Tuesday, September 22, 2009

New Books!

I envy the public libraries yellow "new" tape-- I just tell new books by whether or not they have the structural integrity left to stand up by themselves.

Joanne Dahme's The Plague left me wondering about the historical accuracy of the characters-- it involves Joan, the daughter of King Edward the Third, and a commoner, Nell, who is under the care of the royal household because of her resemblance to the princess. When Joan dies of the plague, her brother, the Black Prince, tries to pass Nell off as the princess so a royal marriage can still be carried out. Nell and her younger brother have a lot of adventures eluding the prince. Plague books are very popular, and this one was engaging even if it was more fiction than fact. Notes at the end would have helped.

Gloria Whelan's The Locked Garden was a nice read, rather like curling up with Alcott or Wilder. In the early 1900's, Verna's mother has died, and her father has moved the family, including her aunt Maude, to the grounds of an insane asylum where he works. One of the recovering patients, Eleanor, works for the family and takes wonderful care of Verna and her sister, much to the displeasure of the aunt. While I loved this, I don't know that I will buy it, since historical fiction can be a tough, tough sell.

The sixth (and penultimate? Seven books would make sense, and one comes out in June 2010, at least in the UK) book in the Last Apprentice series was every bit as fabulous as the previous ones, especially since Tom, the Spook, Alice and a whole contingent of Pendle witches travel to Meteora in Greece to help Tom's mother defeat the Ordeen. The Spook is leery of siding with evil, but recognizes that it must be done. He is right to be concerned-- Tom uses a dark wish given to him by Grimalkin to save Alice from being taken by a lamia, and makes a very big sacrifice at the end, which makes him reliant on even more of Alice's black magic.  Alice's struggles to stay on the side of the light are fascinating, and Tom's struggles against the Fiend are also multifaceted. If you don't have this series, buy it immediately.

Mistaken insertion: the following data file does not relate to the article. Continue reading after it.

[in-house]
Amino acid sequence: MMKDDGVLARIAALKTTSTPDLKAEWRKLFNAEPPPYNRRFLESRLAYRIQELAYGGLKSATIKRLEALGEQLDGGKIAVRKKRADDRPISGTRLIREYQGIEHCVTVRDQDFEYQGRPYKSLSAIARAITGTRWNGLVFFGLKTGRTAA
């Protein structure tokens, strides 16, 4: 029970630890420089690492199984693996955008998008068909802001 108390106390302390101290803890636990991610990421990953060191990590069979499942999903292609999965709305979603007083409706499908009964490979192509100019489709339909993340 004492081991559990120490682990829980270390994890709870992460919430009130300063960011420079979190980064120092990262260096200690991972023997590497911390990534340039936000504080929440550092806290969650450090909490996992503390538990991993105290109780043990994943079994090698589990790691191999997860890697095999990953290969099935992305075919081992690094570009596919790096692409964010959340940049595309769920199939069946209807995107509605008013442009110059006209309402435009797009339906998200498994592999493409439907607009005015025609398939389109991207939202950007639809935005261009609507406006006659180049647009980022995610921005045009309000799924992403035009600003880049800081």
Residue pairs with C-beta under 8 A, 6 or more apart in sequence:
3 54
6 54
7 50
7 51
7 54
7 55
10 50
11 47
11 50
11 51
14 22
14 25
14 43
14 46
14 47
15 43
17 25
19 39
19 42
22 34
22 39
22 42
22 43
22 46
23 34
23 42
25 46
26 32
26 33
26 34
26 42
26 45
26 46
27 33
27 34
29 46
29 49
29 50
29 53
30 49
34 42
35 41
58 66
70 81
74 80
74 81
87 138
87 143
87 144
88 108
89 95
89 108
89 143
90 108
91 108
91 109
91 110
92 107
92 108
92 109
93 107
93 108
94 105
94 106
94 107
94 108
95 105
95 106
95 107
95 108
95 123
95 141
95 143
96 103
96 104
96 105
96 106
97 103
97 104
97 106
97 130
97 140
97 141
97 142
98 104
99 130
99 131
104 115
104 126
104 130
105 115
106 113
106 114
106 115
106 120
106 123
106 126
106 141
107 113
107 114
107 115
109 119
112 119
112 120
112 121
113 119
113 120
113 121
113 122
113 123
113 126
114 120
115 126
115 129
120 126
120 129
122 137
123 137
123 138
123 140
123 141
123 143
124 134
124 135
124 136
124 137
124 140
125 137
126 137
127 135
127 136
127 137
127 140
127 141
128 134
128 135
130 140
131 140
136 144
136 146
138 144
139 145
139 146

Sharon Draper's third book after The Battle of Jericho and November Blues has some nice twists in it that I should have seen coming but won't give away. While the cover leads one to believe the book is primarily about an attack on a school, this is a small part of the larger story-- Arielle, who has material advantages that her classmates don't, struggles with a difficult homelife; Jericho, whose parents are no accounts, struggles still with the death of his cousin and also an Oxycontin addiction; November returns to school after having her baby and struggles with balancing her work with motherhood. The theme of never giving up on academics is a strong one, and makes this book particularly sucessful for me. The school shooting, while interesting and timely, was not as interesting to me as the struggles of the students.


  1. When I first started at my current library, new books just sneaked onto the shelves and hid there. Now, I post pictures of books on order on the bulletin board under "coming soon." I post pictures of the new books on the blog. I put new stickers on them. I put them on a display shelf. And I post pictures of them on the display shelf so people can still see them even when they're checked out. Yeah, I use a lot of color printing, but it's worth it. Maybe one of those options would work for you?

  2. Historical fiction is tricky with kids, but I love Gloria Whelan. I started reading her books in 6th grade and I was hooked--and that's coming from someone who's not even a big fan of historical fiction!

  3. I put a round sticker on the top of the spine of each book with the year we got it. I've used a different color each year. Then the books purchased that year go on the New Books shelf all year. I'm hoping this system will help me with my weeding as time goes by, too.